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Defining North American Economic Integration

  • Robertson, Raymond

Understanding the idea of economic integration may be straightforward, but measuring it is not. The academic literature has identified a wide range of measures that capture various aspects of integration. Of these, the four most frequently used measures are product-level prices, factor markets, trade volumes, and product availability. All four are valuable measures that effectively capture different aspects of economic integration. The differences between the measures suggest that some might be more useful in certain contexts than in others. A comparison between the different measures suggests that the last two might generate the most meaningful insights into North American economic integration because conditions in Mexico, a developing country, are quite different than in Canada and the United States. To motivate the different measures of economic integration, the next section of the paper briefly discusses why economic integration is important. As defined above, economic integration is clearly important for growth, which ultimately determines each country’s standard of living. Integration also drives change, which often is difficult and is therefore resisted. These changes directly affect producers and consumers, and therefore it is important to be able to identify the results of measures designed to foster economic integration, like trade agreements. The sections that follow therefore discuss each different measure of integration and what they tell us about integration in North America.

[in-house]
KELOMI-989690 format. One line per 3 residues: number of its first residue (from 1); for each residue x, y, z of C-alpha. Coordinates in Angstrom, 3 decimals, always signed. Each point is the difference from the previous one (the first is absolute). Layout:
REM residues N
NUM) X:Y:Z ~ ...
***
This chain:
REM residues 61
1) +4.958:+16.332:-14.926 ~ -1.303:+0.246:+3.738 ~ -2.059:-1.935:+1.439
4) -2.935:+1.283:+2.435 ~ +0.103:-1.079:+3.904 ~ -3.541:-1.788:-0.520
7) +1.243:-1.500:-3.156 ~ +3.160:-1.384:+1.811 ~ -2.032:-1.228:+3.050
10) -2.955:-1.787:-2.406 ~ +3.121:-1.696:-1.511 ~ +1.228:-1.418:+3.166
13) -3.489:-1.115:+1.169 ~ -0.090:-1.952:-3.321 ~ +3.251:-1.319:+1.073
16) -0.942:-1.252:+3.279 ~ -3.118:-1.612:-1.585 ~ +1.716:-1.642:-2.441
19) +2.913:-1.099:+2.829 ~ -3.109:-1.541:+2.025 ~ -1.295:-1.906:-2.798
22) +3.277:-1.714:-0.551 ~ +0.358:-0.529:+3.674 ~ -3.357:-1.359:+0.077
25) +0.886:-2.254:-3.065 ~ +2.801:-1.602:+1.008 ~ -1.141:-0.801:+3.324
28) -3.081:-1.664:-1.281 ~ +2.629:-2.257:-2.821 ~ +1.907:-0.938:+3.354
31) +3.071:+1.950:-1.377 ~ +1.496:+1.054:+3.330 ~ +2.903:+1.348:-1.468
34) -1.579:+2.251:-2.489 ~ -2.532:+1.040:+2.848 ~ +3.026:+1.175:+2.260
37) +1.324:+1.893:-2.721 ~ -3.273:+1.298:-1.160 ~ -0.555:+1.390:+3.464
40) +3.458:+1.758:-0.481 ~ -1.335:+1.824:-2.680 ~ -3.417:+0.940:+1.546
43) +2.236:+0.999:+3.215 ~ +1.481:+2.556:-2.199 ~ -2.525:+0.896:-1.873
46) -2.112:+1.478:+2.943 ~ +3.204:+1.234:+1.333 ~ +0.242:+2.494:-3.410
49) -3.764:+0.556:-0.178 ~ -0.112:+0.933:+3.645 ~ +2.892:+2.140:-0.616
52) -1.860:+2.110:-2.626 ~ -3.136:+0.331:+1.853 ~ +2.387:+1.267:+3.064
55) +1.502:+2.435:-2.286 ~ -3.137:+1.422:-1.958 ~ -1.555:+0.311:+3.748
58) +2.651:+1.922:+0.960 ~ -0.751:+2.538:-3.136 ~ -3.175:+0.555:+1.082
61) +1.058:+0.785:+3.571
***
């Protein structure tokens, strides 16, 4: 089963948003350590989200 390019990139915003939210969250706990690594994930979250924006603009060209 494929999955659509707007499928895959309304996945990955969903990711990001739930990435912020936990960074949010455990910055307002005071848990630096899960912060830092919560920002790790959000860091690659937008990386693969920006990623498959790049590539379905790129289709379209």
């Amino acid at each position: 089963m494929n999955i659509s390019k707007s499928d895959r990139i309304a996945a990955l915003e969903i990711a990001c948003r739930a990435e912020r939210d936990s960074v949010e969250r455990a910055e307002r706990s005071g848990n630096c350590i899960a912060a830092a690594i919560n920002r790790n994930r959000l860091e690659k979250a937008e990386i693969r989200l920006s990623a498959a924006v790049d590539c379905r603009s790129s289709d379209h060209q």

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Paper provided by Farm Foundation in its series North American Agrifood Integration: Situation and Perspectives, May 2004, Cancun, Mexico with number 16732.

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Date of creation: 2004
Date of revision:
Handle: RePEc:ags:ffnaai:16732
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